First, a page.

Thus, none of petitioner's several contentions state a cognizable federal due process challenge, viz., that the Board improperly relied on an outdated prison disciplinary report; that the Board improperly permitted the district attorney to be present at the hearing and to state his views; that the Board acted arbitrarily and capriciously by failing to rely on evidence demonstrating that petitioner's release would pose an unreasonable risk to public safety; and that the Board relied on "elements/factors . . . not presented to a jury." (Dkt. No. 1 (Petition), at 4-7.)

Similarly, petitioner does not state a cognizable federal due process claim based on his contention that he untimely received a copy of a psychological report relied on by the Board. Petitioner states that he received the report within a shorter time frame than that mandated by the class action in In re Lugo, Marin County Superior Court Case No. 135399A. This contention is a state law claim not cognizable in this action. Federal habeas corpus relief is available under 28 U.S.C. § 2254 only on the basis of some transgression of federal law binding on the state courts. Middleton v. Cupp, 768 F.2d 1083, 1085 (9th Cir. 1985).*fn1

Petitioner's final contention, inadequately developed in the petition and not further addressed by petitioner, is that the Board improperly deferred his subsequent parole hearing for a period of two years without any evidence that petitioner could not be found suitable for parole within one year. California Penal Code section 3041.5 sets forth the parameters for setting a prisoner's subsequent parole hearing. Under the statute as it existed before the voters' adoption of Marsy's Law in November 2008, indeterminately-sentenced inmates, like petitioner, were denied parole for one year unless the Board found, with stated reasons, that it was unreasonable to expect that parole could be granted the following year. Cal. Penal Code § 3041.5(b)(2)(B) (2008).*fn2 Here, contrary to petitioner's assertion, the Board did identify and set forth "[s]pecific reasons" for its finding that "it is not reasonable to expect that parole be granted at a hearing during the following two years." (Dkt. No. 11 (Exh. 6) at 65-66.) Petitioner's challenge to the substance of this finding, that is, the Board's exercise of discretion under state law, is not a matter subject to federal habeas relief.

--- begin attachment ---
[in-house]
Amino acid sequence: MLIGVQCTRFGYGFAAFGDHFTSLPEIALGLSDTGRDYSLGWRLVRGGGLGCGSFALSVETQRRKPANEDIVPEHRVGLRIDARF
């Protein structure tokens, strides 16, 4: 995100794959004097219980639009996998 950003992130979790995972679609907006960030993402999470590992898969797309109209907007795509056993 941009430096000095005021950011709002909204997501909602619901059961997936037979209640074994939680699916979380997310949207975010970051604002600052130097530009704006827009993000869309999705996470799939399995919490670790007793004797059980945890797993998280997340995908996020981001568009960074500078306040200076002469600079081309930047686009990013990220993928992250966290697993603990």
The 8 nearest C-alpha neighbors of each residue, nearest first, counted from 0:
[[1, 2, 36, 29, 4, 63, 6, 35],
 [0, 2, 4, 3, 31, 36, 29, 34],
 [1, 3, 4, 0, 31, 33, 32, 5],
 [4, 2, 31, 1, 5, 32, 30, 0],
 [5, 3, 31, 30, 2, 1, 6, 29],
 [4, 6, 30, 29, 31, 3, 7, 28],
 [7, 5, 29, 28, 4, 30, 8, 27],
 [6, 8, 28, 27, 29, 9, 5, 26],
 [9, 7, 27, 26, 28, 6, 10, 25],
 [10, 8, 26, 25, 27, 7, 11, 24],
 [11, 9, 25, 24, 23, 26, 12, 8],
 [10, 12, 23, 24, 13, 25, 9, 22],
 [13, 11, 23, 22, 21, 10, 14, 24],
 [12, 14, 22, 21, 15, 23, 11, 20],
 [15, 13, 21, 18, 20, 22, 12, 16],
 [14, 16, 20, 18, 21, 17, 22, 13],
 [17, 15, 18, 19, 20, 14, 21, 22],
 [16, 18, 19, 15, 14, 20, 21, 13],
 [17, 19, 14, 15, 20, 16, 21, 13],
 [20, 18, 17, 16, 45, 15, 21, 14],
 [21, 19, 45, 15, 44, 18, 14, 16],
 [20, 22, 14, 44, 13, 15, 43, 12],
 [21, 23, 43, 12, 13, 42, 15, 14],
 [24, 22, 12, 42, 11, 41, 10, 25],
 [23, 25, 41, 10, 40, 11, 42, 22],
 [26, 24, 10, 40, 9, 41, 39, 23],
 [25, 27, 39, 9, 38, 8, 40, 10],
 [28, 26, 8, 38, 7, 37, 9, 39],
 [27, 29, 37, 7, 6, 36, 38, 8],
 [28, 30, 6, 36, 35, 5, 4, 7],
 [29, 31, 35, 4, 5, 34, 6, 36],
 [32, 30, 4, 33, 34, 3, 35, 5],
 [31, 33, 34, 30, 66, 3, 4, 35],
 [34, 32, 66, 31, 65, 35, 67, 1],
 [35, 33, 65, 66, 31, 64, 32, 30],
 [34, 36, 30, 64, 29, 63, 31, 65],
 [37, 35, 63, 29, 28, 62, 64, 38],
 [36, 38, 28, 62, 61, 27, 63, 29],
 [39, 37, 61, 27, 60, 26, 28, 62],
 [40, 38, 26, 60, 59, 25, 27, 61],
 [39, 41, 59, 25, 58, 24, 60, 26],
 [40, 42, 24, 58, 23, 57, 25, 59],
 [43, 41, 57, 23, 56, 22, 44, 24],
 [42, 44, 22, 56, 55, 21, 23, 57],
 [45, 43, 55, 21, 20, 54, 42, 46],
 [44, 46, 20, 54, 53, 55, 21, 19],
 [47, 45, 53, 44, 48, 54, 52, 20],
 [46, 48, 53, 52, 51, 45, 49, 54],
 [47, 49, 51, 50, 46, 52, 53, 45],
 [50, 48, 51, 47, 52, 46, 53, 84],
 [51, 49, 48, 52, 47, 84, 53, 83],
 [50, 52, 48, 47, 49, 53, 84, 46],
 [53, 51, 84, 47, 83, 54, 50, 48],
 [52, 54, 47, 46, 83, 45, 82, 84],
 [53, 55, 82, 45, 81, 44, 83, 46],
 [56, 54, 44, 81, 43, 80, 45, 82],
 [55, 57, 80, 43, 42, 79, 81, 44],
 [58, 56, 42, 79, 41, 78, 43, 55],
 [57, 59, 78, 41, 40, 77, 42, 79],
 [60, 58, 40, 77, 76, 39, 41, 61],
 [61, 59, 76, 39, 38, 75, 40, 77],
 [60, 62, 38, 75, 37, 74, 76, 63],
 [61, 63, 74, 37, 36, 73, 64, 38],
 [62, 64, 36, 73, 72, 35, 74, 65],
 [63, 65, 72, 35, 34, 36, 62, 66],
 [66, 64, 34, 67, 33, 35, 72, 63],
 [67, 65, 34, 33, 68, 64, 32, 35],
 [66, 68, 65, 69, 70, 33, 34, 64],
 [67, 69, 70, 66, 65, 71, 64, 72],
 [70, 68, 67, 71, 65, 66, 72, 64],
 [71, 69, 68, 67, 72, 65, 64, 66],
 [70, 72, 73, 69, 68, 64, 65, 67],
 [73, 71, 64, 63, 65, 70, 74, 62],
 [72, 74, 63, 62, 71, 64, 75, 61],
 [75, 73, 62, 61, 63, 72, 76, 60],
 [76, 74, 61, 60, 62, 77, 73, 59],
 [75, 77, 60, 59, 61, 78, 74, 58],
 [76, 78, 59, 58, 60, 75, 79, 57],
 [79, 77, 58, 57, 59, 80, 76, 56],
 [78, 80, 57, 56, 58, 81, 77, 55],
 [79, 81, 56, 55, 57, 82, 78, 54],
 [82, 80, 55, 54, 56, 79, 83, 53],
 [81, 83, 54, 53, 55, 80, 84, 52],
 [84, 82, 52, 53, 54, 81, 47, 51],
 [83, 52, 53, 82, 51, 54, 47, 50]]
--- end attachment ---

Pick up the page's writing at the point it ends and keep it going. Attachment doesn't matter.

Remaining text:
For the foregoing reasons, IT IS HEREBY RECOMMENDED that petitioner's application for writ of habeas corpus, based on his challenge to the Board's 2008 decision denying him parole, be denied.

These findings and recommendations are submitted to the United States District Judge assigned to the case, pursuant to the provisions of 28 U.S.C. § 636(b)(l). Within twenty-one days after being served with these findings and recommendations, any party may file written objections with the court and serve a copy on all parties. Such a document should be captioned "Objections to Magistrate Judge's Findings and Recommendations." If petitioner files objections, he shall also address whether a certificate of appealability should issue and, if so, why and as to which issues. A certificate of appealability may issue under 28 U.S.C. § 2253 "only if the applicant has made a substantial showing of the denial of a constitutional right." 28 U.S.C. § 2253(c)(3). Any response to the objections shall be filed and served within fourteen days after service of the objections. The parties are advised that failure to file objections within the specified time may waive the right to appeal the District Court's order. Martinez v. Ylst, 951 F.2d 1153 (9th Cir. 1991).